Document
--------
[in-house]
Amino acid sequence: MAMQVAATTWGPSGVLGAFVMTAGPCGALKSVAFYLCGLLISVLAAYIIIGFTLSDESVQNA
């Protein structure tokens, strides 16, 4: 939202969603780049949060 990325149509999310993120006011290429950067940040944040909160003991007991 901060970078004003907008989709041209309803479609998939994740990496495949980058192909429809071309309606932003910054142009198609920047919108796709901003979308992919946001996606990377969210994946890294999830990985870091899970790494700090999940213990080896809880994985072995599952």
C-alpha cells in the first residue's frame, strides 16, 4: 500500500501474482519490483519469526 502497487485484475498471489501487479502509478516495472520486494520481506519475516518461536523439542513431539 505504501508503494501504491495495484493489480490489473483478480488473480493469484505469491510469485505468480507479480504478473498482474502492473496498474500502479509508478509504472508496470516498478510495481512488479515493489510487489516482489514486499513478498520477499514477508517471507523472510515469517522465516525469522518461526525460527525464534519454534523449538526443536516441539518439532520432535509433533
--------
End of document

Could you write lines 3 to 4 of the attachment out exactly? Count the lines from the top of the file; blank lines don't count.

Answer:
């Protein structure tokens, strides 16, 4: 939202969603780049949060 990325149509999310993120006011290429950067940040944040909160003991007991 901060970078004003907008989709041209309803479609998939994740990496495949980058192909429809071309309606932003910054142009198609920047919108796709901003979308992919946001996606990377969210994946890294999830990985870091899970790494700090999940213990080896809880994985072995599952």
C-alpha cells in the first residue's frame, strides 16, 4: 500500500501474482519490483519469526 502497487485484475498471489501487479502509478516495472520486494520481506519475516518461536523439542513431539 505504501508503494501504491495495484493489480490489473483478480488473480493469484505469491510469485505468480507479480504478473498482474502492473496498474500502479509508478509504472508496470516498478510495481512488479515493489510487489516482489514486499513478498520477499514477508517471507523472510515469517522465516525469522518461526525460527525464534519454534523449538526443536516441539518439532520432535509433533